Estimating and Bidding Mistakes You Don’t Want to Make: Part 1
Don Kiper is the owner of Estimating 101, a company that offers training solutions for Electrical Estimators and contractors. With nearly 30 years of estimating experience, Don is a 1979 IBEW Apprenticeship Graduate, has 18 years of electrical field experience, and has estimated over $700 million in electrical projects over the course of his career. His mission is “to provide quality estimator training in technique and philosophy, enabling electrical estimators in accuracy and efficiency.”
Don started Estimating 101 in 2016, and provided training for 22 clients in the first 12 months of his business.
This is Part 1 of a two-part series on common estimating and bidding mistakes. In Part 1, Don Kiper takes us through estimating mistakes that you could be making.
Estimating mistakes are made during the takeoff process. Bidding mistakes are made in the summarization and submission of the bid.
In Part 1 of this two-part series, we address estimating mistakes that are made during the takeoff process.
An incomplete estimate and an incorrect estimate are not the same. An incomplete estimate has omissions. An incorrect estimate maybe complete, but it could be based on an incorrect labor column and incorrect labor mix.
The estimator should always strive to avoid large mistakes, but several small mistakes can have an impact on an estimate.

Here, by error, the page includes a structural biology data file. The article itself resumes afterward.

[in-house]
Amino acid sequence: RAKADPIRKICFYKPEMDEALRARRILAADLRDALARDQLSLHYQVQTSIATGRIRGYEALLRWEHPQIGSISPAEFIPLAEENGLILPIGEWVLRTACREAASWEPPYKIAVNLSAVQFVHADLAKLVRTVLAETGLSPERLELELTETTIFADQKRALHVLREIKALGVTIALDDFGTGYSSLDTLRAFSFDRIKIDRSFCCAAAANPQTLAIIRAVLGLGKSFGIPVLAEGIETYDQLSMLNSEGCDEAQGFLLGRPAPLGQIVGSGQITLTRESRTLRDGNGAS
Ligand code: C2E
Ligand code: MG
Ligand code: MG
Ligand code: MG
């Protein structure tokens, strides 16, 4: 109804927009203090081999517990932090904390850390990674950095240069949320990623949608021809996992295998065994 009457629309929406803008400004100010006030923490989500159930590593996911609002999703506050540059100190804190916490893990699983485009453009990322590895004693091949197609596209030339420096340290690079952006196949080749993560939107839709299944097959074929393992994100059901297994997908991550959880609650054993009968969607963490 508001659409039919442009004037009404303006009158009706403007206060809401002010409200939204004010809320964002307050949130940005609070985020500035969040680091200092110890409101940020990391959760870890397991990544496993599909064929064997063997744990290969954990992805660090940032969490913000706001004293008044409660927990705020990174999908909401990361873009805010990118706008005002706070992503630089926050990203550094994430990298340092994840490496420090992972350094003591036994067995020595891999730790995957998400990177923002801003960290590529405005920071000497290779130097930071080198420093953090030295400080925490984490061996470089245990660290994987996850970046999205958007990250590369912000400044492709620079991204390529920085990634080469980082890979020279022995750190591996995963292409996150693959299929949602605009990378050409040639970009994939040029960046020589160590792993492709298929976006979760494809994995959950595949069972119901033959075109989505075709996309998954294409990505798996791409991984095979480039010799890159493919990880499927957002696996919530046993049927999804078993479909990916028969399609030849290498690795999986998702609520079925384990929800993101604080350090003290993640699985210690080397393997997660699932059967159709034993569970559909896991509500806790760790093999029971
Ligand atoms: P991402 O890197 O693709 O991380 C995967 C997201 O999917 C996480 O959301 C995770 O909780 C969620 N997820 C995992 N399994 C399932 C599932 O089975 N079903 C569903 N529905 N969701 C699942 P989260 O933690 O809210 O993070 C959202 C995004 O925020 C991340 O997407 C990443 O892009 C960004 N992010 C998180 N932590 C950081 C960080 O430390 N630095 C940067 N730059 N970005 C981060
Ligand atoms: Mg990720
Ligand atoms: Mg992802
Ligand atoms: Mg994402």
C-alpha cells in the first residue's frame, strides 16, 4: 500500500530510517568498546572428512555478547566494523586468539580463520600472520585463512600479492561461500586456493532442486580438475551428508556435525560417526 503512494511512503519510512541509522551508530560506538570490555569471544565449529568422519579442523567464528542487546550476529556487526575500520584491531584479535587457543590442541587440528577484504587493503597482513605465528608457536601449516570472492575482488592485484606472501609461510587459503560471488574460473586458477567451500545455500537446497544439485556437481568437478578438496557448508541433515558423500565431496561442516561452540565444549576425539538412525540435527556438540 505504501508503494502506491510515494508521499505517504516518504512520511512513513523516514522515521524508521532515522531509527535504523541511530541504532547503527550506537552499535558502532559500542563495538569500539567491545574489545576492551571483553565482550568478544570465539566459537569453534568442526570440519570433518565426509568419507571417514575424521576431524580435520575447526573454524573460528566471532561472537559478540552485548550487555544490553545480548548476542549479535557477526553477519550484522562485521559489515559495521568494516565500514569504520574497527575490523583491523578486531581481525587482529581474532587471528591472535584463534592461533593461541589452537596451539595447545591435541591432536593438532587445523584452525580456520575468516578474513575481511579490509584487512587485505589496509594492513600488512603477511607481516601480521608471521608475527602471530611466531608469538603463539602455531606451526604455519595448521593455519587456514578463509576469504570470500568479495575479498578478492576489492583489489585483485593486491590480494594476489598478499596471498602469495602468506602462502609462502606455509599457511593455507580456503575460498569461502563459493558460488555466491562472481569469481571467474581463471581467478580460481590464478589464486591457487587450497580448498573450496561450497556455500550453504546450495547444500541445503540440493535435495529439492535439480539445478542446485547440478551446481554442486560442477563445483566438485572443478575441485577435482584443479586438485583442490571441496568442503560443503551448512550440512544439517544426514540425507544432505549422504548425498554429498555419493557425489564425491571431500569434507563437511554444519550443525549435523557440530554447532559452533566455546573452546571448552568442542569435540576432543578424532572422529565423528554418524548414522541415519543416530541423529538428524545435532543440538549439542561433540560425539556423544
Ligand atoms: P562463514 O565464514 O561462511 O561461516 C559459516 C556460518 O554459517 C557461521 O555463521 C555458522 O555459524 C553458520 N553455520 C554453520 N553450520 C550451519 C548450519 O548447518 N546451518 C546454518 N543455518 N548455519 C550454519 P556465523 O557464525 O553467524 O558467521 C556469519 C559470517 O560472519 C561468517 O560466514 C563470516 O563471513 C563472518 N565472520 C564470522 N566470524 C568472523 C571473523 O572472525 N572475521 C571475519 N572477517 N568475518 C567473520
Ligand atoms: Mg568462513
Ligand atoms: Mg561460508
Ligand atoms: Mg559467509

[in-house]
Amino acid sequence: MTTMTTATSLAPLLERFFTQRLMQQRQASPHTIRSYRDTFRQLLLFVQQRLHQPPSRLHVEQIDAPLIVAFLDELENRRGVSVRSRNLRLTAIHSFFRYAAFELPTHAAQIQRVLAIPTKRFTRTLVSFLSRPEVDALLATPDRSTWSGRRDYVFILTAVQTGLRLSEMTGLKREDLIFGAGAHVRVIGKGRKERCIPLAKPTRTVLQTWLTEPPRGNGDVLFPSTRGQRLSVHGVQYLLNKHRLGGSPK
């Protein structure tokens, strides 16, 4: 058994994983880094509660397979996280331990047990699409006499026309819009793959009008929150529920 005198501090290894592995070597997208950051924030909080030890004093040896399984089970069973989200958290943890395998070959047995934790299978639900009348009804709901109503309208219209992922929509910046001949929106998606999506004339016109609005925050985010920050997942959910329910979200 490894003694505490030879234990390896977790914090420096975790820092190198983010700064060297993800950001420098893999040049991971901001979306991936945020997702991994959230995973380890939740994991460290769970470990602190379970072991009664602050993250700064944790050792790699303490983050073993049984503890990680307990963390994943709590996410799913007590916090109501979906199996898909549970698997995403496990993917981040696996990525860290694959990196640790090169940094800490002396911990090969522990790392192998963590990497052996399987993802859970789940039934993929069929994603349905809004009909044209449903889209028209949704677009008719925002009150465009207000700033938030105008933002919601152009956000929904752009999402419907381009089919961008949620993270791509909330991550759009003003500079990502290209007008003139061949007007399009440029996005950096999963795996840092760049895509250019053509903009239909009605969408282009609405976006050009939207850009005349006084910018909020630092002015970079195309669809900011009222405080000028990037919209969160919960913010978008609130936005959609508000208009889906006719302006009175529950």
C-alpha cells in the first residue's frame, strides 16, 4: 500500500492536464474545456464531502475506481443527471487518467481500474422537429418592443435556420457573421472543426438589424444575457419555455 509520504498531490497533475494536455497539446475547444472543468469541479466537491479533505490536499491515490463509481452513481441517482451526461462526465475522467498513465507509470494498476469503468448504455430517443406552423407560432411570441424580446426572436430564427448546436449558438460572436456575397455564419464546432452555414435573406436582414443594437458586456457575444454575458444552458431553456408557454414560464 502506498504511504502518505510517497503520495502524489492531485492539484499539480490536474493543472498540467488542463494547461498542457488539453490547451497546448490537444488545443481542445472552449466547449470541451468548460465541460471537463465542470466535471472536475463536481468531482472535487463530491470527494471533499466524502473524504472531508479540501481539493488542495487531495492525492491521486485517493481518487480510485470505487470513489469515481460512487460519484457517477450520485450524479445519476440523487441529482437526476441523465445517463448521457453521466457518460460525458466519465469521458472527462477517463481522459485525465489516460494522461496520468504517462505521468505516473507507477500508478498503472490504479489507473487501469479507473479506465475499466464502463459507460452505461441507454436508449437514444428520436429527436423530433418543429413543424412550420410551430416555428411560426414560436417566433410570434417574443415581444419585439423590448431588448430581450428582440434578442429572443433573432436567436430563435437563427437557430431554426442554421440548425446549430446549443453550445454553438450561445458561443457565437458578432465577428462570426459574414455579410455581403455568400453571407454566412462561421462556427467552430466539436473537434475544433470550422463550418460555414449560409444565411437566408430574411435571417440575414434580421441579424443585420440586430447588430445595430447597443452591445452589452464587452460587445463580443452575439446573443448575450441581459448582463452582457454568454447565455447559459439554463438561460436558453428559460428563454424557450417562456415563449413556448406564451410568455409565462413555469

Estimating and bidding are two distinct functions of the estimator. When the estimator tries to do both functions at the same time, mistakes are inevitable. Estimating is quantifying and is handled during the takeoff process.
The wise estimator will complete all takeoffs and check them for mistakes. Once the estimator is confident the takeoff is complete and accurately priced and labored, then they can bid the project.
The following is a list of the most common estimating mistakes, originally from an article on my site, Electrical Estimating 101. How many of these sound familiar?
26 Most Common Estimating Mistakes
- Missed takeoffs on the drawings
- Failure to highlight items as they are taken off
- Missing documents
- Reduced drawings
- Duplication of items
- Failure to visit the site
- Failure to understand the buildings construction
- Failure to get your material counts early to suppliers.
- Using branch wiring averages
- Using square foot pricing
- Failure to set material and labor units the same – E, C, or M.
- Rushed takeoffs
- Delegating part of the estimate to another
- Office and co-worker interruptions
- Incorrect material prices
- Failing to ask questions
- Scope of work omissions
- Measurement errors
- Incorrect scales used in takeoff
- Application of incorrect labor column
- Last minute changes
- Misunderstood project duration
- Padding too much for the “What If’s”
- Failure to use a checklist
Keep the most important things in mind, and you’ll avoid these mistakes.
For detailed information, training, and tips, please contact me.
Stay tuned for Part Two when Don will go over some of the most common bidding mistakes that you could be making.